The question of whether mathematics is invented or discovered is a longstanding open debate. From the way results are deduced and obtained as corollaries from axioms and theorems, it appears that mathematics is discovered. From what mathematicians choose to study or the names they give to things, it appears that some part of it is created or invented. The binary is not at all clear.
A more serious and less-discussed discussion is that of whether machines are capable of doing mathematics the way mathematicians do. The question is about the possibility of artificial but intelligent mathematicians. This should not be taken to mean that we aspire to know if machines can do complex manipulations or calculations. Rather, this should be taken to mean if machines are capable of inventing or creating new mathematics. Surprisingly enough, denial is not an acceptable option anymore.
According to a research article titled “Advancing mathematics by guiding human intuition with AI” published with open access in the journal ‘Nature’ on the first day of this very month, authored by fourteen contemporary scholars, there exist “examples of new fundamental results in pure mathematics that have been discovered with the assistance of machine learning, thereby demonstrating a method by which machine learning can aid mathematicians in discovering new conjectures and theorems.” The authors write in the abstract of the paper, “We propose a process of using machine learning to discover potential patterns and relations between mathematical objects, understanding them with attribution techniques and using these observations to guide intuition and propose conjectures.”
This seems to have serious implications, to say the least. The question of whether mathematics is discovered or invented is a bygone tale. The hot topic is if mathematicians are required or needed to discover or invent, whatever it be, mathematics. This is a bolt from the blue. The question of whether machines can reproduce more of their kind is one, and now, the question of if machines can invent theorems, proofs and theories is another, and almost settled.
Though it is not rocket science to understand that computers and machines can come very handy when it comes to doing drudgery and monotonous calculations, the fact remains that, it was not clear until very recently that artificial intelligence can be immensely helpful in something more meaningful and more important, and that is the psychological mystery called “intuition”. Amazingly enough, there is something non-routine and something unexpected that the findings published in the ‘Nature’ journal revealed. In the words of the authors, “Our contribution shows how mature machine learning methodologies can be adapted and integrated into existing mathematical workflows to achieve novel results.” They further proclaim that “AI can also be used to assist in the discovery of theorems and conjectures at the forefront of mathematical research. This extends work using supervised learning to find patterns by focusing on enabling mathematicians to understand the learned functions and derive useful mathematical insight.” There are a few ways to look at it. One is a positive perspective. And one is a very enervating one. If Artificial Intelligence is potent enough to discover theorems or to make conjectures, it will simplify the work of mathematicians. However, there is another danger. That one thing humans almost always took pride in is the notion that creativity is not possible for machines and that it is the monopoly of the flesh-and-blood creatures only. This notion appears to be shattered. The supremacy of humans over machines appears to be a misnomer. A machine, or more specifically artificial intelligence, is doing much more than what it was expected to do. It is leaving us high and dry, and it is making us rack our brains regarding our understanding of its power. Our understanding of how much we know about AI is put into question again and again. In the words of Eliezer Yudkowsky, “By far the greatest danger of Artificial Intelligence is that people conclude too early that they understand it.”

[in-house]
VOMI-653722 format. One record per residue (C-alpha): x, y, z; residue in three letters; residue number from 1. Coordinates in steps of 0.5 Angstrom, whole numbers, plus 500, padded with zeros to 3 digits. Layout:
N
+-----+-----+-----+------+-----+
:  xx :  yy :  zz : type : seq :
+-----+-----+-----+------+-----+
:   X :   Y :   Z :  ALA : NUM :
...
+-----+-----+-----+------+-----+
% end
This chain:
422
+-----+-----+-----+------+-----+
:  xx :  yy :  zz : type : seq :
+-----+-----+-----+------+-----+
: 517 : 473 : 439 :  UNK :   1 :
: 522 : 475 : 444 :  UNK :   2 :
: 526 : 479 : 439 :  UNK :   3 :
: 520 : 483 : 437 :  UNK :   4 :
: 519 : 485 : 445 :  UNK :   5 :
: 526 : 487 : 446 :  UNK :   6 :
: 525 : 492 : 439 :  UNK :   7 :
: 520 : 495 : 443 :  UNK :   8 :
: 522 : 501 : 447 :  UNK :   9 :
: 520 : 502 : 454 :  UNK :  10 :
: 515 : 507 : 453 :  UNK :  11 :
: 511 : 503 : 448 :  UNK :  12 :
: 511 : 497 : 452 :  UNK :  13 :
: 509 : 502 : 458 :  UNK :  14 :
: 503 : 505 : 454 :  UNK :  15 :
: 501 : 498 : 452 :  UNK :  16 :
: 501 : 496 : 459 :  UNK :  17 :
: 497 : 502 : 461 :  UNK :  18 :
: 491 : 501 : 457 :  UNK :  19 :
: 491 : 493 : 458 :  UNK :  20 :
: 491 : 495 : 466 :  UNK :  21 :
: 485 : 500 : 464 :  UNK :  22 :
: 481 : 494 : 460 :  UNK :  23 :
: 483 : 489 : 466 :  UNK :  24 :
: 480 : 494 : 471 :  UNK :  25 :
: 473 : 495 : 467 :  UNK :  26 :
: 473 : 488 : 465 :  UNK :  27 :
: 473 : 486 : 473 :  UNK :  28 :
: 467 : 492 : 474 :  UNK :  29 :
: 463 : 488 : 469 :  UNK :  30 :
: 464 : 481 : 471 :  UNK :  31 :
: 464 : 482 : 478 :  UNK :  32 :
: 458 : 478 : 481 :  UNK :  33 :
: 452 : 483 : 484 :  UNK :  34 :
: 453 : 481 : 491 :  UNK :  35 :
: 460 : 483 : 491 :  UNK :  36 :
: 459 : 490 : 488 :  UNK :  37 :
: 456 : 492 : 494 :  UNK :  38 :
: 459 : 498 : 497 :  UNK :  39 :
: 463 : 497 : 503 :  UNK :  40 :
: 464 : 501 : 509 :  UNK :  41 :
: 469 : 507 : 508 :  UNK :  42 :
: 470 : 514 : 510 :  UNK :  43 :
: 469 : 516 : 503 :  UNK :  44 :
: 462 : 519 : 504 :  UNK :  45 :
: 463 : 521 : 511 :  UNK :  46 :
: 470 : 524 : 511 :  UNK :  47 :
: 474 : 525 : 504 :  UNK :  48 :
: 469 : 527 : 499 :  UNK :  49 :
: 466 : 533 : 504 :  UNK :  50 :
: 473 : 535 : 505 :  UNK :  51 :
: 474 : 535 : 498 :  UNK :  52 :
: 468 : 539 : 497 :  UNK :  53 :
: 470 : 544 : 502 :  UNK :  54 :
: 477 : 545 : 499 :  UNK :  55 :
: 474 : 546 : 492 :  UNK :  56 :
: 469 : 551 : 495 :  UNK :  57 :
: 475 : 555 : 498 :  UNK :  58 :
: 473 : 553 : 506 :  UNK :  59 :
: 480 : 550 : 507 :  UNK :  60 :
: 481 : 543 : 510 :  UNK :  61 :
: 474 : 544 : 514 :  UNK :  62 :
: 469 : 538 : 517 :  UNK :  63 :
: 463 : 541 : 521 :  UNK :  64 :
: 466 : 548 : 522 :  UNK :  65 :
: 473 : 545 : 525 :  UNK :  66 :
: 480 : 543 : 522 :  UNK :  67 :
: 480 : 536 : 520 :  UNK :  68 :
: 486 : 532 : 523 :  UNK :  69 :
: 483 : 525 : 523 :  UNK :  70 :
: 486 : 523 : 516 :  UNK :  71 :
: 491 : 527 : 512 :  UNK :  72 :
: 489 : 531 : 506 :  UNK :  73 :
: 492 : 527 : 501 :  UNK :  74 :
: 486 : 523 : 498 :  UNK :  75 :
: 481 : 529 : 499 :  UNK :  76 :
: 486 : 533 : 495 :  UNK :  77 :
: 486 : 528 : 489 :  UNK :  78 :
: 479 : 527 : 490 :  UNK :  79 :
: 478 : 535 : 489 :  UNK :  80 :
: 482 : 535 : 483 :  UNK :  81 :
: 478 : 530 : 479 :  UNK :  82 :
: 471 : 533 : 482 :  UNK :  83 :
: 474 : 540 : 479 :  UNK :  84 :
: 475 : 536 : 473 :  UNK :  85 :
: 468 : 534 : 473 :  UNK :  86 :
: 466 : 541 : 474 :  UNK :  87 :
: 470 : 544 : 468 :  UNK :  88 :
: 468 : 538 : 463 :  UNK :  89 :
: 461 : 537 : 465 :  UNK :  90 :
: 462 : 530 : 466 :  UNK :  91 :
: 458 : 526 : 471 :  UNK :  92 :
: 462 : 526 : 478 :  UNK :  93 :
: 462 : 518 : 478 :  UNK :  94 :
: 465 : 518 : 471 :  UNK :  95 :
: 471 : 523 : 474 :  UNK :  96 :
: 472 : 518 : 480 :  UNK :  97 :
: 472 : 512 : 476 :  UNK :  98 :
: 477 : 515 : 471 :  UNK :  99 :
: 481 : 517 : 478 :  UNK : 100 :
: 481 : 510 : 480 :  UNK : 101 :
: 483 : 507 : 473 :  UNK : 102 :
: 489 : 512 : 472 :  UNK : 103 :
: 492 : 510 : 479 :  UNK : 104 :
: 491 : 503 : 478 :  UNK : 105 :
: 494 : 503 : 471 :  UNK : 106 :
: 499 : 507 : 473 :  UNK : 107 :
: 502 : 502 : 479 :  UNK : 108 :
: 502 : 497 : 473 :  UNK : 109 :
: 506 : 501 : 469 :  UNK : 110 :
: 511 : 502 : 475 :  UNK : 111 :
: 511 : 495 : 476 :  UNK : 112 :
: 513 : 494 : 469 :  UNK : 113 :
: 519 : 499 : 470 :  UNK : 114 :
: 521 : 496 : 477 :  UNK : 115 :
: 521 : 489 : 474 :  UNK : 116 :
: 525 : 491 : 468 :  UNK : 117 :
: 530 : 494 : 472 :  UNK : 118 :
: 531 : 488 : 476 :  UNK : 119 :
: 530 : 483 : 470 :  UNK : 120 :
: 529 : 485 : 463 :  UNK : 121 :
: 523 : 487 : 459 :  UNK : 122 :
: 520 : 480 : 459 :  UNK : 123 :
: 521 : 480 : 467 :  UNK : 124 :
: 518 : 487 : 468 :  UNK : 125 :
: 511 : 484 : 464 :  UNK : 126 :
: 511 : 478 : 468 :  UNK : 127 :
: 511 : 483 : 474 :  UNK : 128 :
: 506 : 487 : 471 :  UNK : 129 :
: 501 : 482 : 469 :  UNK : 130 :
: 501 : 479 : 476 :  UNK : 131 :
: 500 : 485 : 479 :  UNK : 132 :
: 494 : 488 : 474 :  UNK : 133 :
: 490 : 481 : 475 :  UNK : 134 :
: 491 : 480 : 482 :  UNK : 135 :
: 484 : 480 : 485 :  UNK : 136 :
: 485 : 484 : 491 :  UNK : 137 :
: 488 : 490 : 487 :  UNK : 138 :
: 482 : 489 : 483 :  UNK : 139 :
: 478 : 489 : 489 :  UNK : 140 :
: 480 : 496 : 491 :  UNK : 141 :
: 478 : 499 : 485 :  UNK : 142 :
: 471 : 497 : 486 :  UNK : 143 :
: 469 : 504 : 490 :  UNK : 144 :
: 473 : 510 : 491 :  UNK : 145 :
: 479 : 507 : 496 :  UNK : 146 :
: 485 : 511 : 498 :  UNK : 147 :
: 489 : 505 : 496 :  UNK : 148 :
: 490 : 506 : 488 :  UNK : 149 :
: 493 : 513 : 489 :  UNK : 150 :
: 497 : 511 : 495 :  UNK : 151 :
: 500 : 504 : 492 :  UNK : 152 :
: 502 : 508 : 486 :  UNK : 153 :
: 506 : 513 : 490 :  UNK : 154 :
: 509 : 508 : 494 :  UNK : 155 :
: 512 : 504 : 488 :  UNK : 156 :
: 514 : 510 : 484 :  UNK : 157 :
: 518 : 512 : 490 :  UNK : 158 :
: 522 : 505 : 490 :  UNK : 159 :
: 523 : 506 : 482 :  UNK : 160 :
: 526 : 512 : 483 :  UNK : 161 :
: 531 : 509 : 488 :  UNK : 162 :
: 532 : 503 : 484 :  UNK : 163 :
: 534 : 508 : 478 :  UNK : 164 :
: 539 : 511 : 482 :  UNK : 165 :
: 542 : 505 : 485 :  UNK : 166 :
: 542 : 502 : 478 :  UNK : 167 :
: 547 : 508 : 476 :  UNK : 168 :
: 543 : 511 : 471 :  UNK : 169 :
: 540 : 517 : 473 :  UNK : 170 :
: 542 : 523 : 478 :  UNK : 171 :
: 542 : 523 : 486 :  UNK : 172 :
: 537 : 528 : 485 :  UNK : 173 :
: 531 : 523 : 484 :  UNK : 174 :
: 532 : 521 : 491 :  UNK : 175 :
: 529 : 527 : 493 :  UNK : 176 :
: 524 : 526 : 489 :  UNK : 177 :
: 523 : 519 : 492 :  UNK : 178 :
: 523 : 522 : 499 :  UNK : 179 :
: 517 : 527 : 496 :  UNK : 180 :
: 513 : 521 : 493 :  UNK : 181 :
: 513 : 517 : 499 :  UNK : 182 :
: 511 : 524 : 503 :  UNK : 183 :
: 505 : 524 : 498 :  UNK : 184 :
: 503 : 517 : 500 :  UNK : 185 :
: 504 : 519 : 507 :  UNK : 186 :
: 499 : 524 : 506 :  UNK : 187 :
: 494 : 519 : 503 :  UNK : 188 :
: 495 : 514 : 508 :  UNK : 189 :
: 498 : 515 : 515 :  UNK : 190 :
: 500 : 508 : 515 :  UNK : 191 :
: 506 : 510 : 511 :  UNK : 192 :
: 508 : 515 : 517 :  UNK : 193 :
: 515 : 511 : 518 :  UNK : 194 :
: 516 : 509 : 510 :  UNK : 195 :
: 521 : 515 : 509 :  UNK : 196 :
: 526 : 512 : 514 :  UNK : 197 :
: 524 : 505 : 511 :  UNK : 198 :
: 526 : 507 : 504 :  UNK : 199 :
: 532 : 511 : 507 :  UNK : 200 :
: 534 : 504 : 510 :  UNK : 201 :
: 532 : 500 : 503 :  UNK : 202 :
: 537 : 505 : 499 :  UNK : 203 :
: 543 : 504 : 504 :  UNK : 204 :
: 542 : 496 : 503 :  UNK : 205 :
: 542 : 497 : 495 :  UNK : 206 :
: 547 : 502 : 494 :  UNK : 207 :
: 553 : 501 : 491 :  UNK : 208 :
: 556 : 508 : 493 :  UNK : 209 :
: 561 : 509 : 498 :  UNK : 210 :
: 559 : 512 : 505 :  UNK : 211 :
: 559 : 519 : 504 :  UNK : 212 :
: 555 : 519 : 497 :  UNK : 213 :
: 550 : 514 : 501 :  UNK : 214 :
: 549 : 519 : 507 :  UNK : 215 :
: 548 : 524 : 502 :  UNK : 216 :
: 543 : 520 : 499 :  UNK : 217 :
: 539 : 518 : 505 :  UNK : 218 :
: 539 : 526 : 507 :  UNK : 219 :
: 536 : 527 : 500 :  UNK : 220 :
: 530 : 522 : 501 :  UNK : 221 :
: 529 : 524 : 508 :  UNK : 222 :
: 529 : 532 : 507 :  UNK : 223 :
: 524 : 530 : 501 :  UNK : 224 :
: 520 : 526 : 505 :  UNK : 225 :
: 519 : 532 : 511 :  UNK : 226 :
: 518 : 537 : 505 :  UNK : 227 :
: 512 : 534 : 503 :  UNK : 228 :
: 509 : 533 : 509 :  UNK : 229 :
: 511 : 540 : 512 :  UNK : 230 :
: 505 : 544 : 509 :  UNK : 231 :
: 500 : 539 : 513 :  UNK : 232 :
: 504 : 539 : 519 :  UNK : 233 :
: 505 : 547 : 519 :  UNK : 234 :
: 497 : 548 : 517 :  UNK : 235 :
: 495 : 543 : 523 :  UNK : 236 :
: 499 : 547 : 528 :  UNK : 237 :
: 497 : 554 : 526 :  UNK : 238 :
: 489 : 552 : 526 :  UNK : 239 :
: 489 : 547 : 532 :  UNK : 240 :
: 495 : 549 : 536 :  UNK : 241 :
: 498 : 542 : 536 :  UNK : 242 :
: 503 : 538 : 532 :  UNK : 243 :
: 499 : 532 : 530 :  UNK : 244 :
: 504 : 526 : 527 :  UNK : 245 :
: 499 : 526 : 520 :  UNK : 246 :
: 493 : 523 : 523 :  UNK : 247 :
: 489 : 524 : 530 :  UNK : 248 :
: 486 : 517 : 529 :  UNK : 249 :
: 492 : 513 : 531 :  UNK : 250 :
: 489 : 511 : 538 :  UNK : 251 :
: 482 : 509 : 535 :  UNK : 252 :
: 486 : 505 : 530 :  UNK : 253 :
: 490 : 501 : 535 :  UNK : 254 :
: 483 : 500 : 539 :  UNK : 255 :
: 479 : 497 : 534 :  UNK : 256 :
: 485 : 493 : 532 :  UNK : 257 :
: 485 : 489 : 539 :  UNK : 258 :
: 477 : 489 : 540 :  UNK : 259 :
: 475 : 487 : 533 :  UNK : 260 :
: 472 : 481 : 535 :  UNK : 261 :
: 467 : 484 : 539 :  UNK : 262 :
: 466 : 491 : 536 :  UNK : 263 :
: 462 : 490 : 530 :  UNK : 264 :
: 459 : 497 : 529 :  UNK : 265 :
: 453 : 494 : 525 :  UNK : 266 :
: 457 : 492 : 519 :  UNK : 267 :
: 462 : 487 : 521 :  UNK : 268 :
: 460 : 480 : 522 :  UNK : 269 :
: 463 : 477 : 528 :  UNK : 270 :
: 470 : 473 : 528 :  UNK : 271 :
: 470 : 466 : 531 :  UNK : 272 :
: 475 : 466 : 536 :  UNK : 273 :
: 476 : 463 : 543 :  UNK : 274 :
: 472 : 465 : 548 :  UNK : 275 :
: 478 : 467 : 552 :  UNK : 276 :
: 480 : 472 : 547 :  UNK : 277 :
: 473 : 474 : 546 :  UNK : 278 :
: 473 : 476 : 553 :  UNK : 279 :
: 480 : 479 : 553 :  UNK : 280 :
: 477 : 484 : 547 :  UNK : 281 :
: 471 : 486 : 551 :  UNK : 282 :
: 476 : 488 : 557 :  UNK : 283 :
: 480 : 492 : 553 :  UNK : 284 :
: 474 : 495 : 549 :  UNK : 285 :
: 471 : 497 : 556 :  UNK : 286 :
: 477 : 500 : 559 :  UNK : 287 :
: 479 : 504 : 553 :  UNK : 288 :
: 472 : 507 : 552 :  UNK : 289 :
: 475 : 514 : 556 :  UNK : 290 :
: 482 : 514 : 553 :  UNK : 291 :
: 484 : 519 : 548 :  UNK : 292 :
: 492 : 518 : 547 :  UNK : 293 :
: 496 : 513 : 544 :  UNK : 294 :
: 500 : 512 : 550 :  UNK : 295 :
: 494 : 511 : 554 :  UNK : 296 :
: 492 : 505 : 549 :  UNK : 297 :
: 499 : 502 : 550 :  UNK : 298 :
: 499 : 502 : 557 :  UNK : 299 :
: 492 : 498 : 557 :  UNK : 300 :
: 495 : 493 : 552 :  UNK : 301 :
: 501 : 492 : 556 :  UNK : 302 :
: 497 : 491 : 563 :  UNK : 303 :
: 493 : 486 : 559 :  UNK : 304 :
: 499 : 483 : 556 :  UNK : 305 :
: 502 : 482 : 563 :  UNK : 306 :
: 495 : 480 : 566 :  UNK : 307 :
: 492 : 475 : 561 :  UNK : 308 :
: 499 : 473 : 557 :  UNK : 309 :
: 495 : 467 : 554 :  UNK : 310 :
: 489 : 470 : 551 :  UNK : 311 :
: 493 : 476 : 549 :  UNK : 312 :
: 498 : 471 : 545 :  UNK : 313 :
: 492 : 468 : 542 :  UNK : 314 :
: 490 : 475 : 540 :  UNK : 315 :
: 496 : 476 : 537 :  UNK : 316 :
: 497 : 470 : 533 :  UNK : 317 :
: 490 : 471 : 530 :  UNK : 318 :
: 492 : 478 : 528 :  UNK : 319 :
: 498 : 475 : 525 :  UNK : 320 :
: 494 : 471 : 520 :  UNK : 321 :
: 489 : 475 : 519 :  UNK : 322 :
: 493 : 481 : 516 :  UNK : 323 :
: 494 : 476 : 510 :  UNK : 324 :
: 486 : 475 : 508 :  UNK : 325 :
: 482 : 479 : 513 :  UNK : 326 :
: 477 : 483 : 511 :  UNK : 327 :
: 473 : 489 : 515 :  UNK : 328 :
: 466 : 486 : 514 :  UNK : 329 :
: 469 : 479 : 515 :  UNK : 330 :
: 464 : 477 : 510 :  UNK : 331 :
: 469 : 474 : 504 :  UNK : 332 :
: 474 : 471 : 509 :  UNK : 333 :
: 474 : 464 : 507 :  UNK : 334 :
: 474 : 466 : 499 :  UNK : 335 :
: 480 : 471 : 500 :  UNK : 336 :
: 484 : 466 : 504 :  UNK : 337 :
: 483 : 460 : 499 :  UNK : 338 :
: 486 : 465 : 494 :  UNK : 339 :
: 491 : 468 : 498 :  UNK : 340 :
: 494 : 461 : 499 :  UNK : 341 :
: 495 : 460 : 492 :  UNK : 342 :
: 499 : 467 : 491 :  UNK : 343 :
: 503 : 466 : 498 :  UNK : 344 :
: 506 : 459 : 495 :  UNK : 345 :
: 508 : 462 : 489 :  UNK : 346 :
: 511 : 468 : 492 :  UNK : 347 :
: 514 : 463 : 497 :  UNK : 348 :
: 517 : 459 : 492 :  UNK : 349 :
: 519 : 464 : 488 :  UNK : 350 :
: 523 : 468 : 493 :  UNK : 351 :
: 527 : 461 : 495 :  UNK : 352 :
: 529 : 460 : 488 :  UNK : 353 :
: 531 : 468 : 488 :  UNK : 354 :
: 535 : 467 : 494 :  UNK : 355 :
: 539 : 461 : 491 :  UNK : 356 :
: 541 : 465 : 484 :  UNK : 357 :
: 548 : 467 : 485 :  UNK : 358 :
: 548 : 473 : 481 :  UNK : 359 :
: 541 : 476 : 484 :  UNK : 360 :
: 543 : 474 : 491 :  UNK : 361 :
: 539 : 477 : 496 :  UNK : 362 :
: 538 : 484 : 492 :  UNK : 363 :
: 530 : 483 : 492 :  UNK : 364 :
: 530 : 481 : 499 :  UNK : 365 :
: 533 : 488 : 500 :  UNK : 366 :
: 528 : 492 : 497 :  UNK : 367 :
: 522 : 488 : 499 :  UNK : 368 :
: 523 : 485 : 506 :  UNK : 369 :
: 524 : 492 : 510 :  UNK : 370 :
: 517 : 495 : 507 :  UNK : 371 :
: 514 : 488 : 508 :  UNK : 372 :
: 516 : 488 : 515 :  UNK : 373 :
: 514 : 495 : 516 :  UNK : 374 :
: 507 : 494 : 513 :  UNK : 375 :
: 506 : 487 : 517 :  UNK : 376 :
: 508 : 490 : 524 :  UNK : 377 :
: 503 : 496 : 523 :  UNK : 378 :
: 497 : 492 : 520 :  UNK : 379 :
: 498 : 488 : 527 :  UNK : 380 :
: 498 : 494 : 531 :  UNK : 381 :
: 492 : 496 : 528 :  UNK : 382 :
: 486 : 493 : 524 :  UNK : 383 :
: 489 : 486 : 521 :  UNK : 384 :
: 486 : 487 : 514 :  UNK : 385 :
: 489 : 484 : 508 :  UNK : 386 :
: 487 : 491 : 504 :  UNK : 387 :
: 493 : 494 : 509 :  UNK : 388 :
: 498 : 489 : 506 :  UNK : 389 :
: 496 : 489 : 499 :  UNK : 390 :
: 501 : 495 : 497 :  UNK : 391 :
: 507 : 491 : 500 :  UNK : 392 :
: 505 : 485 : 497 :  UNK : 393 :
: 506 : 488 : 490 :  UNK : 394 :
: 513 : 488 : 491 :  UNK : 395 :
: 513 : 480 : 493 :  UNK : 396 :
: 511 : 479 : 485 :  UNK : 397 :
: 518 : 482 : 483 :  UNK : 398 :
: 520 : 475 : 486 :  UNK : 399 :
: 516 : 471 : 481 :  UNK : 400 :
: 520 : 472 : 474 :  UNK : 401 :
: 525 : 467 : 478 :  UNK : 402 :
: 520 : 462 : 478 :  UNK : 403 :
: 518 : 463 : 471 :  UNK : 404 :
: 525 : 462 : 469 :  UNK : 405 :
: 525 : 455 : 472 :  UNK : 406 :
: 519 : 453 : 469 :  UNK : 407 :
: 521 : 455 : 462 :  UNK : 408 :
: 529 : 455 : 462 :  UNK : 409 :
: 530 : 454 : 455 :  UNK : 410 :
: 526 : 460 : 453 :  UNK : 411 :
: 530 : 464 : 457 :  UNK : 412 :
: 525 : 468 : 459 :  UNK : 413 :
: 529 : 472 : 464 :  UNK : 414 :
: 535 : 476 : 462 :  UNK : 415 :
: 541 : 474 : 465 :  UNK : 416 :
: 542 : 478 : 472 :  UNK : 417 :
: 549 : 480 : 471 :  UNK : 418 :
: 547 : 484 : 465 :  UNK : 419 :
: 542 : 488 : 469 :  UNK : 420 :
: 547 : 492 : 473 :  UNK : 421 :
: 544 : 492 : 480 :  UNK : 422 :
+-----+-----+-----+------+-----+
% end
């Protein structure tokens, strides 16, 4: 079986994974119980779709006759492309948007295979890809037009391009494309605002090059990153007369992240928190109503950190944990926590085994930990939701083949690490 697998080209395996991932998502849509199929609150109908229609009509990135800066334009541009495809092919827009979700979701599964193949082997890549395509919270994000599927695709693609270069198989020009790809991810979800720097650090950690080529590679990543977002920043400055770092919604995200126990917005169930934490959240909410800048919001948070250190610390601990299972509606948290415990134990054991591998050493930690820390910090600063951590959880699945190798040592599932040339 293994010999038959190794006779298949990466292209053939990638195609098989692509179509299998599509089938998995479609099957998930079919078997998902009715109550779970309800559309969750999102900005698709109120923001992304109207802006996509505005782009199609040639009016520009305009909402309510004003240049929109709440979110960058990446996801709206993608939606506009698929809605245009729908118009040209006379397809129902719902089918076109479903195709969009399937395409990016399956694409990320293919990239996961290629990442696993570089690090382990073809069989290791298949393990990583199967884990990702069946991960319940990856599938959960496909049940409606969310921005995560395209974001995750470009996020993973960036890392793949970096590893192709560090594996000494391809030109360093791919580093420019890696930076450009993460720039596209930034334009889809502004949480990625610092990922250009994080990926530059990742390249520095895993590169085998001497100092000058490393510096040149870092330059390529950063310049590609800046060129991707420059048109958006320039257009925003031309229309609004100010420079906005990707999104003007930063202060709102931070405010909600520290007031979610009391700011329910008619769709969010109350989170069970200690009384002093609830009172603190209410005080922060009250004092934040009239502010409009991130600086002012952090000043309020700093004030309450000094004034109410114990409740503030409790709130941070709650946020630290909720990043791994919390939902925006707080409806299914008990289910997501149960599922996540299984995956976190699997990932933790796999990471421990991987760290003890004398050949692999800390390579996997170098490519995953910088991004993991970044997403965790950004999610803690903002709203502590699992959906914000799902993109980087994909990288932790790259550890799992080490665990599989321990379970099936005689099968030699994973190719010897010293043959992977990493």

The danger is that the advent and advancement of AI in mathematics – with the possible potential of discovering theorems, patterns and conjectures – is making inroads, making us doubt ourselves and making us feel inferior. However, the fact remains that we may be filled with a similar complex of being inferior when we draw a parallel between ourselves and a beautiful object such as a flower or a rainbow. AI is just one among a plethora of things that make us self-doubt and that make us think about our position in the world. In the words of Alan Kay, “Some people worry that artificial intelligence will make us feel inferior, but then, anybody in his right mind should have an inferiority complex every time he looks at a flower.”
—The writer is Assistant Professor at Government Degree College Sopore. email@example.com